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On the Size and Constitution of a Photon

Suggested background reading: A Suggested Stable Model for the Electron

According to the Equivalence Principle (and experiment) the trajectories of every entity, with a velocity v orthogonal to an ambient uniform gravitational field, is a single parabolic curve. In particular, one trajectory applies to every photon.

Now the time-honored equation that the mass of a sub-light-speed particle is a function of its speed (m=mo/(1-v2/c2)1/2) can apply to photons if they have “infinitesimal rest masses”. According to this view m could be any finite quantity. We can determine a particular  value for m by noting that, according to Planck, the photon has a momentum of

p=h/l.      (1)

If we also assume that

p=mc,       (2)

then we see that the photon’s mass is small but finite:

m=h/lc.   (3)

Now the photon has zero charge and hence (according to the classical model of a sub-light-speed particle being a spherical shell of mass concentric with a spherical shell of charge) it can be modeled as a shell of gravitational mass. Assuming m is imaginary, the radius of this shell of mass is theoretically(1)

r=2|m|G/3c2=2Gh/3c3l.           (4)

Or, defining the constant c to be

c=2Gh/3c3=1.09419333e-69,           (5)

we find that

r=c/l.                 (6)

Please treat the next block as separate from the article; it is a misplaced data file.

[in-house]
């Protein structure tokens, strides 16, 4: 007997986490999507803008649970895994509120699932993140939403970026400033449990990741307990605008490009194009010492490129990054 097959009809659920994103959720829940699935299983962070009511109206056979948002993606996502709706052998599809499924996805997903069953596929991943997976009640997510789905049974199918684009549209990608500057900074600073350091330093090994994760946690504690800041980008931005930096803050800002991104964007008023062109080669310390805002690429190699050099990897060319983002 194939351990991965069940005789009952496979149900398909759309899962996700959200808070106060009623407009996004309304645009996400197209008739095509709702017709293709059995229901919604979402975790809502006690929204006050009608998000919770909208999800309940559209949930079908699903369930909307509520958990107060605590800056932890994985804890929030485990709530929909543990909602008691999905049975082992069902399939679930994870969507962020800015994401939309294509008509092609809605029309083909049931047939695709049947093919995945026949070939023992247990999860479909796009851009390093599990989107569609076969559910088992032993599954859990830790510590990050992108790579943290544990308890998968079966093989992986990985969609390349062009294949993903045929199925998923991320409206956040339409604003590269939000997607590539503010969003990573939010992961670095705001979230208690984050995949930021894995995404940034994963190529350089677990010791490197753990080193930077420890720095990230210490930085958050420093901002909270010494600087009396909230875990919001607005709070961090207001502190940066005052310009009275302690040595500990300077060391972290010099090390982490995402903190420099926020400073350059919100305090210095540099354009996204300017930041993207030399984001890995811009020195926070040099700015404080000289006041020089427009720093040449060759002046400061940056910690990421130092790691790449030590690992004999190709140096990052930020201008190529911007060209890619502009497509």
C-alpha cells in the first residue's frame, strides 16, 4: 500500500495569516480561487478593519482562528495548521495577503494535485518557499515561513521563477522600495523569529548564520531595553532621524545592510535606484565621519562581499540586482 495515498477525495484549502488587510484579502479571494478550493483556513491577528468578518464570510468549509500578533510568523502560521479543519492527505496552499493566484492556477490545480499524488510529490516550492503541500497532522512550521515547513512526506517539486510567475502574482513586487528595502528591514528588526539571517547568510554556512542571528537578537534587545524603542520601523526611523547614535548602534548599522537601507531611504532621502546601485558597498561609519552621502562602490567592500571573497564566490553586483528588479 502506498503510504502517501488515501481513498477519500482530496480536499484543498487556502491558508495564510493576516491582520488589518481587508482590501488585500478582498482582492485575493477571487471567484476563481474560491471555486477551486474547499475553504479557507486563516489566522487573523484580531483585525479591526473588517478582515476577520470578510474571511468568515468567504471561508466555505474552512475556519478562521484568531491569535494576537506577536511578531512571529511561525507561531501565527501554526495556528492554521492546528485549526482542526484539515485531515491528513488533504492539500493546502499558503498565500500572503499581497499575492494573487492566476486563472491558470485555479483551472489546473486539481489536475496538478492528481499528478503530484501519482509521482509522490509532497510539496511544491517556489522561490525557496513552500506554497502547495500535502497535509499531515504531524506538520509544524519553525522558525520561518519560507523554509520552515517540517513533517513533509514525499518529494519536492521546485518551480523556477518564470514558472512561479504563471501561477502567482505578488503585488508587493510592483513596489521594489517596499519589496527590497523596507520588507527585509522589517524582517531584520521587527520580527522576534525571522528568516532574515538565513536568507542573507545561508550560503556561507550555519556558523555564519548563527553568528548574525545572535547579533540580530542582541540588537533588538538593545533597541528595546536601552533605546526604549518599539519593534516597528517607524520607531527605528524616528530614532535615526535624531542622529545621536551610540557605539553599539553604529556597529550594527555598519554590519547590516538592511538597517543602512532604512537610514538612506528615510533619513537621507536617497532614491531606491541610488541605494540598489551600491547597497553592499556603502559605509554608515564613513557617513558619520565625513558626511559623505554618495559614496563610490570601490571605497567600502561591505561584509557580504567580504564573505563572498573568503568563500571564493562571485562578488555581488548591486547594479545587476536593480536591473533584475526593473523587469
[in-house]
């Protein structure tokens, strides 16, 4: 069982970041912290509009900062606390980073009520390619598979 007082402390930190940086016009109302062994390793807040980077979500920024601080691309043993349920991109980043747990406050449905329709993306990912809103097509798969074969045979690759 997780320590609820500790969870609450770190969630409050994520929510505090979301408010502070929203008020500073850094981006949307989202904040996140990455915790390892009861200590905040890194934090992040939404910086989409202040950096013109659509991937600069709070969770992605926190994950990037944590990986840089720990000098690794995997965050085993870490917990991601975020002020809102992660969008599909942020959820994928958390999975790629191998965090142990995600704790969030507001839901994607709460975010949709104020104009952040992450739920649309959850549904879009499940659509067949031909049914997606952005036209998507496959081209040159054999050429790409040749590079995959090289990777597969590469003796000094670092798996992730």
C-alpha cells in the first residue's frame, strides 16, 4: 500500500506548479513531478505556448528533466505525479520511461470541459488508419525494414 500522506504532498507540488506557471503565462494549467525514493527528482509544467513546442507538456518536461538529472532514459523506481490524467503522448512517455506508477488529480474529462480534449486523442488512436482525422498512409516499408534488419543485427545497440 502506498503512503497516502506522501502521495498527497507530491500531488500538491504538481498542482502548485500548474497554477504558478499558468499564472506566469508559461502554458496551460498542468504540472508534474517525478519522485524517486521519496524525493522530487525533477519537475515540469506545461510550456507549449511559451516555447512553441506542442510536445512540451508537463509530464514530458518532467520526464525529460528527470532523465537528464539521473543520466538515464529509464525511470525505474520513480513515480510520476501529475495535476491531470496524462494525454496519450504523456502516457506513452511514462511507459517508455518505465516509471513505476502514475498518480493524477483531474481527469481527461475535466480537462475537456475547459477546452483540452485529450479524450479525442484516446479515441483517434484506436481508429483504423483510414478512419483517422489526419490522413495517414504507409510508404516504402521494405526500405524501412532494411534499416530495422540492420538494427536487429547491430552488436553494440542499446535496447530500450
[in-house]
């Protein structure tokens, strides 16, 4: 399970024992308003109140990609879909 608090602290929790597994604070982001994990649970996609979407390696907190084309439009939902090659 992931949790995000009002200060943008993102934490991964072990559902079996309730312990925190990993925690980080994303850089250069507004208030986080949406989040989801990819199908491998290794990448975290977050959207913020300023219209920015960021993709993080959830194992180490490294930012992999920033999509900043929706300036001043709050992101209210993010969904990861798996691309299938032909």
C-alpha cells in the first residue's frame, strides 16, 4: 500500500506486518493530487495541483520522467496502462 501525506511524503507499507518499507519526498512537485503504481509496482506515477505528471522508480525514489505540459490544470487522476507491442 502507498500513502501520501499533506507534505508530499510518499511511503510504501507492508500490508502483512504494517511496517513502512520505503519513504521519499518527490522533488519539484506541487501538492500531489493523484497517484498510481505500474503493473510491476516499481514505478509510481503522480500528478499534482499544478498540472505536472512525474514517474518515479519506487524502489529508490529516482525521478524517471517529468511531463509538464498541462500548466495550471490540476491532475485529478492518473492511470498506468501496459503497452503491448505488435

A photon of light can evidently be modeled as a miniscule spherical shell of gravitational mass of radius r. In a uniform gravitational field the photon would accelerate opposite to the field vector g (since g, according to gravitomagnetic theory, is also imaginary).

It is worth noting that a free photon is stable while in transit between a source and an absorber. It has previously been concluded that a lone sphere of charge could not persist with a constant radius. For with nothing to hold it together the charge would disperse.

In the case of a sphere of mass, nothing is required to hold the sphere together since like-signed masses attract. The question becomes: “What keeps the shell of mass from collapsing to a point?” Eq. (6) suggests an answer. In order for r to decrease, l would have to increase. There is evidence that this might actually occur as the photon’s path length increases. The phenomenon is of course referred to as “red shift.”